The farmer spends a lot of time and money trying to figure out what is best for me and the other goats to eat. Eating is a very important part of our day (OF COURSE!) and is the one thing that the farmer can have the biggest impact on. Right now it is winter and where I live the winters last for 6 months from the last day of fresh grass in the fall to the first day of new grass in the spring. This means that I spend half of the year eating dry hay and grain with no fresh food. Yuck! Couple this with the fact that I am usually pregnant during the winter and start my lactation before the snow has melted and winter is a huge draw on my bodily resources.
The farmer has been very concerned about making sure that we have lots
of good stuff to eat during winter so we don't become unhealthy. When I
was a kid and the farmer was new to owning goats, our diets consisted of
dry hay and lots of pre-mixed, store-bought
goat grain. Our pasture was confined to the small area next to the
horses. We had a mineral/salt block to chew on and some plain grass to
eat in that pasture.
The first thing the farmer learned that mineral/salt blocks were not
useful to goats and that we need loose minerals made specifically for
goats. We weren't getting enough copper, calcium, selenium, or zinc from
a block. She started giving us Sweetlix Meatmaker
16:8 loose mineral for goats. At first we didn't like it but now we are
used to it and eat it up! We get a dish of it in each of our goat pens.
The farmer cleans and refills the dish every other day so we always
have fresh loose minerals to eat (stale minerals
are gross and we won't eat them!). After being on the loose minerals
for one year, the farmer noticed that our coats where shinier and our
kids were born stronger. No more kids born with bent ankles and too weak
to stand up right away.
The next thing the farmer figured out was that goats need a calcium to
phosphorus ratio of at least 2:1 in order to stay healthy. The easiest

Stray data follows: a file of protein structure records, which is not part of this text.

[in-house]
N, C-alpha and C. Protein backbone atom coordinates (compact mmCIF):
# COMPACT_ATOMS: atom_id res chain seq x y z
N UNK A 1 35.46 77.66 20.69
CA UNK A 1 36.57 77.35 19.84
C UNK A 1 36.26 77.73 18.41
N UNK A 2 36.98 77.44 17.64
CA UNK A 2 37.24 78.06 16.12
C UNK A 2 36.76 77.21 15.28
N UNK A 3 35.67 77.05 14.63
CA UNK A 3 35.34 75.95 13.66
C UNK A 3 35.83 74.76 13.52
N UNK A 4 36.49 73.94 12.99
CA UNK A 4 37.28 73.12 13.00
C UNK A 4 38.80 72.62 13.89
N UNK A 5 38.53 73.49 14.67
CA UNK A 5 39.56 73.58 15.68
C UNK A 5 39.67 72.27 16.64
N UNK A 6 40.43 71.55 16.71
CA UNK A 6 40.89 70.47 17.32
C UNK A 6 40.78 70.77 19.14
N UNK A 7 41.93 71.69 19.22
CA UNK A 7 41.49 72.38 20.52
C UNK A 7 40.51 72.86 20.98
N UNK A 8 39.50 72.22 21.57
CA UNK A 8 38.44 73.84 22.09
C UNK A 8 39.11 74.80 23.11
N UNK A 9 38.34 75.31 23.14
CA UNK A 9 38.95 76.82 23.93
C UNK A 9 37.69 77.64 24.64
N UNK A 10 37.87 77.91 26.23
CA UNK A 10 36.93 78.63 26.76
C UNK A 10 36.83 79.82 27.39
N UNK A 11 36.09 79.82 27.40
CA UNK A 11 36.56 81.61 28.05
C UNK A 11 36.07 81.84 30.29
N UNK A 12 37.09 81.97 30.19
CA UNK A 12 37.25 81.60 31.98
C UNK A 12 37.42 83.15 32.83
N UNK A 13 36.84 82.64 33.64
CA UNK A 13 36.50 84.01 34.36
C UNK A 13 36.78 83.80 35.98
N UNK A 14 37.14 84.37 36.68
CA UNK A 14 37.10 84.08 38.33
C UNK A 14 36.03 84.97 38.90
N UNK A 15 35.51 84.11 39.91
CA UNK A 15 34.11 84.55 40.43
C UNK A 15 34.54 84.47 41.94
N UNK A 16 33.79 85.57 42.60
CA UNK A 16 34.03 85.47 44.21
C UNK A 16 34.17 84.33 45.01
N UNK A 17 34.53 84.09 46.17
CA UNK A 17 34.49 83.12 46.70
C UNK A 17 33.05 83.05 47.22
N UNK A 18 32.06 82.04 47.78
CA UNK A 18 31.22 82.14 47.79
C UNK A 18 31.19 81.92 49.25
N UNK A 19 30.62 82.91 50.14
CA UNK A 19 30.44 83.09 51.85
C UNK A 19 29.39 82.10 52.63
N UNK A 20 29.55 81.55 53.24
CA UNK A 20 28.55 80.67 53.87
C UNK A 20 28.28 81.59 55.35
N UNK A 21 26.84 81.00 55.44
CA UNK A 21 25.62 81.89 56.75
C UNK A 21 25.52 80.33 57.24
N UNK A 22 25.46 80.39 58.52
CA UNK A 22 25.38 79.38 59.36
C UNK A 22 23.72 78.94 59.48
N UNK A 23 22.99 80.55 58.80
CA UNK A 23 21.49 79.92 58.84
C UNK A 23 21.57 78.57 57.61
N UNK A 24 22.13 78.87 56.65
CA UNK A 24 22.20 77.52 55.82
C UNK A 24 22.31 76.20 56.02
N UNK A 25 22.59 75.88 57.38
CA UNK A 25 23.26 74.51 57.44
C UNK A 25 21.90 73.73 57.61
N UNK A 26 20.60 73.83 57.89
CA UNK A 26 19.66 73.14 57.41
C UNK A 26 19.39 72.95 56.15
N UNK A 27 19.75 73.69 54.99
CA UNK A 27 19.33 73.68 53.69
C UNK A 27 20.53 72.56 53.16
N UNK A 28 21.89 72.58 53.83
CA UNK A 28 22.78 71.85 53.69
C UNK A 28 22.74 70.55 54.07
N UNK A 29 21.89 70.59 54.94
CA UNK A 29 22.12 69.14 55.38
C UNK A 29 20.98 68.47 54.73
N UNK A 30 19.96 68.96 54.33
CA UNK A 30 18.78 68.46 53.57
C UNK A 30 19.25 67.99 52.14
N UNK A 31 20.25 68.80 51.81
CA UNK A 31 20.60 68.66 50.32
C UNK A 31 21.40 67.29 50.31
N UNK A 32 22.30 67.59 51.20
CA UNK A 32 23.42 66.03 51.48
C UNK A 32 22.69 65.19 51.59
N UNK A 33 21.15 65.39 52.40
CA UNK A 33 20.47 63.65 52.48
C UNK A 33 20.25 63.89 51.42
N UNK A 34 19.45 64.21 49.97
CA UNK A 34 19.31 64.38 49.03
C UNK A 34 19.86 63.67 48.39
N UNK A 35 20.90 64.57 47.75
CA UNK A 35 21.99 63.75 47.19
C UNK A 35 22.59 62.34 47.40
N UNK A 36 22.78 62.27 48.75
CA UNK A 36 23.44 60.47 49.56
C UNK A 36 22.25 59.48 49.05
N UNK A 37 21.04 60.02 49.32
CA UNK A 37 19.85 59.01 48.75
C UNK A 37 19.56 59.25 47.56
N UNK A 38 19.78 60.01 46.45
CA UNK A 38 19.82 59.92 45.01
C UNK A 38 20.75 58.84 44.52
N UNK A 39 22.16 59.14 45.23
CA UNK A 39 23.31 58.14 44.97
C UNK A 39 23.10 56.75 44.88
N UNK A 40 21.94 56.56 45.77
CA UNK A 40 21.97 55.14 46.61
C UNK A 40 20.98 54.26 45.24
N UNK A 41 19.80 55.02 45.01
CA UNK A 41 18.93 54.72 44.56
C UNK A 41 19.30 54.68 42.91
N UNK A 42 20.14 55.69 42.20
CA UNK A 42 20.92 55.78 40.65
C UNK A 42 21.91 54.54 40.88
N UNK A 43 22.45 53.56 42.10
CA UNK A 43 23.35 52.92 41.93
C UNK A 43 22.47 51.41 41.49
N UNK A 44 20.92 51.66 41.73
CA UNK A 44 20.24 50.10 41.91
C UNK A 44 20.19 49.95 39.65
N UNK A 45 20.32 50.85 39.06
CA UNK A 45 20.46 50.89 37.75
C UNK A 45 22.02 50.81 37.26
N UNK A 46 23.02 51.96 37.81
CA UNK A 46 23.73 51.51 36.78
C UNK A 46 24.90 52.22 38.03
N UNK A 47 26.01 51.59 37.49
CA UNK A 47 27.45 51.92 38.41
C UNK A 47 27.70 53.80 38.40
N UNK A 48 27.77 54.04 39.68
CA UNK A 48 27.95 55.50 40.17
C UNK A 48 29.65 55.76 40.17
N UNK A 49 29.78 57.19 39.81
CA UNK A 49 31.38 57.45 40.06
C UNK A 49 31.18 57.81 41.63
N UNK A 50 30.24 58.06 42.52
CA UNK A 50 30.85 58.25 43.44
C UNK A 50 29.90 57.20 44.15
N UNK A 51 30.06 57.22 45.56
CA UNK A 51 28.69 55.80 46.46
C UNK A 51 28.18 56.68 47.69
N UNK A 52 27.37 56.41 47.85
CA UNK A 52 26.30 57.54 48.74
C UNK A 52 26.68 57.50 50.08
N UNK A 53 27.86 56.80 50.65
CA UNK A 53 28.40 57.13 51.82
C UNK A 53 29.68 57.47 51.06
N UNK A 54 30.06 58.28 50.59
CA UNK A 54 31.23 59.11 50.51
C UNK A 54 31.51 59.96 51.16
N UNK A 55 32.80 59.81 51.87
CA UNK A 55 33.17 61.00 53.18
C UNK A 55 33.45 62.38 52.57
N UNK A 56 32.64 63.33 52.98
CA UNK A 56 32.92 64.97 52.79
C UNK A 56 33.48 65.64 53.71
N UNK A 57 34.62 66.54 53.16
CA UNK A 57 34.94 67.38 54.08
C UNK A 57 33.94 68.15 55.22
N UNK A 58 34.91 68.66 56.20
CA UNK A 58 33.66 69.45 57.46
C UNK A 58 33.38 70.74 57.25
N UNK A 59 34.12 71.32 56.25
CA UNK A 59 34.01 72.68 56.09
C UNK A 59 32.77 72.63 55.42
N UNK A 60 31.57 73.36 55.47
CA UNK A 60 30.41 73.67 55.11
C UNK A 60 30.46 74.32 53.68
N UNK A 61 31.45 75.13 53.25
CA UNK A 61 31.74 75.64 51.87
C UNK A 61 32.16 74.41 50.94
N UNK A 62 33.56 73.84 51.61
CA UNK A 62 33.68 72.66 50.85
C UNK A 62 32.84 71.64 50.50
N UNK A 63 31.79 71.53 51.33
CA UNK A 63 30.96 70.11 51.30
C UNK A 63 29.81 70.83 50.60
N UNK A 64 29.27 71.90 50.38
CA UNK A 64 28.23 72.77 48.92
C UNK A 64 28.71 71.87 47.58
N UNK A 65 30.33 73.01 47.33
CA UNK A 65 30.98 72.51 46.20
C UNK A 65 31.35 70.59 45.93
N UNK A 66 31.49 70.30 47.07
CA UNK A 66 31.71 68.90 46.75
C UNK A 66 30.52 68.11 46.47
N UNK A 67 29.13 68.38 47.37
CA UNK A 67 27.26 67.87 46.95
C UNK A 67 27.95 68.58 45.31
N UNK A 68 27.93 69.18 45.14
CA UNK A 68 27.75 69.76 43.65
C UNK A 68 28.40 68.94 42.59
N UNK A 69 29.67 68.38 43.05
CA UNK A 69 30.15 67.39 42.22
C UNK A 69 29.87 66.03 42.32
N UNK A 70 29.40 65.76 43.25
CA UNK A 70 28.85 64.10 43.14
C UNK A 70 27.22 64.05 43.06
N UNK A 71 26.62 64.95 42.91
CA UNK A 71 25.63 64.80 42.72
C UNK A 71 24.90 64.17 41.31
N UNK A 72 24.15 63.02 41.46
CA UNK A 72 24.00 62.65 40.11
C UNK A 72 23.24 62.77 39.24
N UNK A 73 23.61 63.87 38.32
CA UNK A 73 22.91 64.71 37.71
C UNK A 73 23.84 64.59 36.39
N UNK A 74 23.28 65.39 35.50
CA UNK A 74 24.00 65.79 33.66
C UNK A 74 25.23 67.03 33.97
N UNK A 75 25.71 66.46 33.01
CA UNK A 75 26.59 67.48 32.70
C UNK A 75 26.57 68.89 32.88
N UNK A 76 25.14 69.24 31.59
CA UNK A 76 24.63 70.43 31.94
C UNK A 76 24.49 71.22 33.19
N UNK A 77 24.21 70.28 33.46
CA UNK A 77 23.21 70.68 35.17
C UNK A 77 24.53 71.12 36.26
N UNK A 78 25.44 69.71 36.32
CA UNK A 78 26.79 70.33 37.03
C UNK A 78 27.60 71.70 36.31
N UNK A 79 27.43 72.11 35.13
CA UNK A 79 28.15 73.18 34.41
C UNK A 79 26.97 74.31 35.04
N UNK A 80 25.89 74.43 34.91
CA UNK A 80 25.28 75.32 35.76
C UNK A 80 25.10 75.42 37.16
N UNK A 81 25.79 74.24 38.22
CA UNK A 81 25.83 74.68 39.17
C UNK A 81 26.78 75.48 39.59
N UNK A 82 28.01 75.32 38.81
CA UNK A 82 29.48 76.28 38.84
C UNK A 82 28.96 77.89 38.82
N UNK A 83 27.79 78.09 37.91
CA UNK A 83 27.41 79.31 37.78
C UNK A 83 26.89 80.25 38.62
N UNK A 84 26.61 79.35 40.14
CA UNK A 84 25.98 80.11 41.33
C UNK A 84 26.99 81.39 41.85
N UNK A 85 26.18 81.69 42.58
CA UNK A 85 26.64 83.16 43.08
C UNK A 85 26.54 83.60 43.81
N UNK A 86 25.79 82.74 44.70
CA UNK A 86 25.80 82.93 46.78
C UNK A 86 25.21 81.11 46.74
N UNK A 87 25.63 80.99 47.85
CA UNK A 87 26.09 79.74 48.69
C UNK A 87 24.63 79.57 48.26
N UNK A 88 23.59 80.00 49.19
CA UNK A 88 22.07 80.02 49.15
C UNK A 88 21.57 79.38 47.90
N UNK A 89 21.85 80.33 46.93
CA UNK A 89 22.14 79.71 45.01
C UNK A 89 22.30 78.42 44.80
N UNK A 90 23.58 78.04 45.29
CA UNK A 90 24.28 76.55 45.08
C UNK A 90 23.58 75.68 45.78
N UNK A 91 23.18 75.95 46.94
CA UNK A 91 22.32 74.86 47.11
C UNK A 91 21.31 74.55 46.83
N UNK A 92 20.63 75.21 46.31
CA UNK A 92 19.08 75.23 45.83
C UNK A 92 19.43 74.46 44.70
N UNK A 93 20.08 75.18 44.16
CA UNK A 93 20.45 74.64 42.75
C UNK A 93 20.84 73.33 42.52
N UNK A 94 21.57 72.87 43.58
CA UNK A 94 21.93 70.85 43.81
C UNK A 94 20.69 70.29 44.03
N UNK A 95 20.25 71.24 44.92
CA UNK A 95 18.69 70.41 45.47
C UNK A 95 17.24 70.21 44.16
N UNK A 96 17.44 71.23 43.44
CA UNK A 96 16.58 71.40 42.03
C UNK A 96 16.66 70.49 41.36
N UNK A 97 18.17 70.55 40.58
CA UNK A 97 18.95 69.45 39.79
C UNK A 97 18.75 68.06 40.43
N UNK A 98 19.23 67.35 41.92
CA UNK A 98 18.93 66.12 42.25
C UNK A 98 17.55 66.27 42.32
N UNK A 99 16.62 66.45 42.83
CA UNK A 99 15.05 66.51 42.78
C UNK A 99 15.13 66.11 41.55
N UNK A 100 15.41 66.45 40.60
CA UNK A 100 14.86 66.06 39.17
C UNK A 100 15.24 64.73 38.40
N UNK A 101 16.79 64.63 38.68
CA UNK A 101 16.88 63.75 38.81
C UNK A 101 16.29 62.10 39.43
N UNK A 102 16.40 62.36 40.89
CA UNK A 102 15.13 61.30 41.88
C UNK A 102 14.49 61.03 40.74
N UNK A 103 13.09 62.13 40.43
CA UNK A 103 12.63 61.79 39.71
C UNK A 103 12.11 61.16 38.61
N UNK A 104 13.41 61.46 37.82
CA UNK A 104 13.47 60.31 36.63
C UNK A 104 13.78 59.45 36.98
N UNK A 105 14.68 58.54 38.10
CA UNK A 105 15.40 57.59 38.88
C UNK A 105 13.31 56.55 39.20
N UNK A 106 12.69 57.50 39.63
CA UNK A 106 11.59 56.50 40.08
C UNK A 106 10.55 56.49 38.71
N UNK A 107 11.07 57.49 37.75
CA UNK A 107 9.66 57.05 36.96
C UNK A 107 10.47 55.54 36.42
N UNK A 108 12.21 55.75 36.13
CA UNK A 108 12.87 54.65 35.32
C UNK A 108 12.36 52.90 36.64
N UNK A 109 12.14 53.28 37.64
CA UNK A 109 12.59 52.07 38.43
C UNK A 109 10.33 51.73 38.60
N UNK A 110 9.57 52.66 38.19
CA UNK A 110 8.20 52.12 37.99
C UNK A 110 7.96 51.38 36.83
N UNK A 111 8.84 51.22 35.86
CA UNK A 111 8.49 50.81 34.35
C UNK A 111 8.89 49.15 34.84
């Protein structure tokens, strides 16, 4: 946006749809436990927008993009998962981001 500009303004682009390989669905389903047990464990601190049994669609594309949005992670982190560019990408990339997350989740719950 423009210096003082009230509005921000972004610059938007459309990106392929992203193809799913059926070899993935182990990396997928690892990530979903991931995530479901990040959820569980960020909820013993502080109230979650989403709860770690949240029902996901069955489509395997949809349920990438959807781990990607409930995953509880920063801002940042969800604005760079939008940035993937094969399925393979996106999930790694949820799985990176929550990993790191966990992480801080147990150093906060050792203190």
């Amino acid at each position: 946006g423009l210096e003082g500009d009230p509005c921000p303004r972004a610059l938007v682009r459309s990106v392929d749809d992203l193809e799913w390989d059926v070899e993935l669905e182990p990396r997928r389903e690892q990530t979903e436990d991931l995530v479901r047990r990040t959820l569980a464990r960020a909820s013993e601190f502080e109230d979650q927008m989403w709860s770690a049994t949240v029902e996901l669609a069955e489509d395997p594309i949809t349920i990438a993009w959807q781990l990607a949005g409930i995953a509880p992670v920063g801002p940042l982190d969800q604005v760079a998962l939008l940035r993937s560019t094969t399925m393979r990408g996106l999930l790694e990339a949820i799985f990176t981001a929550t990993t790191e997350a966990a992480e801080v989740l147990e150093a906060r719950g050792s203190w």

way to accomplish this is to add alfalfa pellets to our grain ration.
The farmer changed our diets to give us 3 cups
of alfalfa pellets to every one cup of grain. Alfalfa pellets are high
in calcium and grain is high in phosphorus so they need to be fed in a
3:1 ratio in order to achieve a 2:1 calcium to phosphorus ratio. After a
few months of the alfalfa pellets, the farmer
noticed that our milk was no longer pink from blood in it (a common
ailment of a calcium deficient goat) and that we looked healthier.
The next year, the farmer changed our grain. The grain we were getting
was a sweet feed mix called "Caprine Challenger" from Blue Seal Feeds.
It was yummy with lots of molasses and corn. The farmer became worried
that too much molasses was not good for us because
it is high in iron, which can throw off our mineral balance, and
molasses and corn are used as a filler to add empty calories to
otherwise inferior grain products. Also high corn diets can cause our
rumen pH to become acidic which is not good for our rumen
bacteria who help us digest our food and synthesize B vitamins. The
farmer did some research online and found that many people feed a
homemade mixture of 50% oats, 30% wheat/barley, 10% cracked corn, 5%
black oil sunflower seeds, and 5% Calf-Manna grain supplement.
The farmer mixed up a batch of this and has been feeding it to us ever
since. The good thing about this grain mixture is that it is less